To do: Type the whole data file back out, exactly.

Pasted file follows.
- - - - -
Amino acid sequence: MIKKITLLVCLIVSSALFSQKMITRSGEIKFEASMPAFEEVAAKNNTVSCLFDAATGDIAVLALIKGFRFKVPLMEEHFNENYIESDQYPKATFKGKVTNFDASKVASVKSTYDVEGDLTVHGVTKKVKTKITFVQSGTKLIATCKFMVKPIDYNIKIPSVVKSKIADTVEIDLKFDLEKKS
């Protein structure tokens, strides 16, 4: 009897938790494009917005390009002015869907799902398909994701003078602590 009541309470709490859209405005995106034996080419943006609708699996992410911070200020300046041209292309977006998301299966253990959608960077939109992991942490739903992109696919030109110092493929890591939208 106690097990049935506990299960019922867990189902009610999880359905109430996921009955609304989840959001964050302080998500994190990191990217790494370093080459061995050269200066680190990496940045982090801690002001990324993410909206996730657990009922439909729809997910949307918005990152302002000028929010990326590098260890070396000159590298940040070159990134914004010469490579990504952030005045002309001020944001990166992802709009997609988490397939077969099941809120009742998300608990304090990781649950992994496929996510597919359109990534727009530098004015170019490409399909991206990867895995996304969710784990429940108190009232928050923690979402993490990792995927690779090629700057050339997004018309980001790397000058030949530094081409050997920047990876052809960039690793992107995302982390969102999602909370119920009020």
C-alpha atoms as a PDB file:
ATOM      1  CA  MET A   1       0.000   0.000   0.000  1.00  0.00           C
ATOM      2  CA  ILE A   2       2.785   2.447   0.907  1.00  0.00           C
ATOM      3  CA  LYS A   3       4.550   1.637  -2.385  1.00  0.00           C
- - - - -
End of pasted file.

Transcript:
Amino acid sequence: MIKKITLLVCLIVSSALFSQKMITRSGEIKFEASMPAFEEVAAKNNTVSCLFDAATGDIAVLALIKGFRFKVPLMEEHFNENYIESDQYPKATFKGKVTNFDASKVASVKSTYDVEGDLTVHGVTKKVKTKITFVQSGTKLIATCKFMVKPIDYNIKIPSVVKSKIADTVEIDLKFDLEKKS
């Protein structure tokens, strides 16, 4: 009897938790494009917005390009002015869907799902398909994701003078602590 009541309470709490859209405005995106034996080419943006609708699996992410911070200020300046041209292309977006998301299966253990959608960077939109992991942490739903992109696919030109110092493929890591939208 106690097990049935506990299960019922867990189902009610999880359905109430996921009955609304989840959001964050302080998500994190990191990217790494370093080459061995050269200066680190990496940045982090801690002001990324993410909206996730657990009922439909729809997910949307918005990152302002000028929010990326590098260890070396000159590298940040070159990134914004010469490579990504952030005045002309001020944001990166992802709009997609988490397939077969099941809120009742998300608990304090990781649950992994496929996510597919359109990534727009530098004015170019490409399909991206990867895995996304969710784990429940108190009232928050923690979402993490990792995927690779090629700057050339997004018309980001790397000058030949530094081409050997920047990876052809960039690793992107995302982390969102999602909370119920009020």
C-alpha atoms as a PDB file:
ATOM      1  CA  MET A   1       0.000   0.000   0.000  1.00  0.00           C
ATOM      2  CA  ILE A   2       2.785   2.447   0.907  1.00  0.00           C
ATOM      3  CA  LYS A   3       4.550   1.637  -2.385  1.00  0.00           C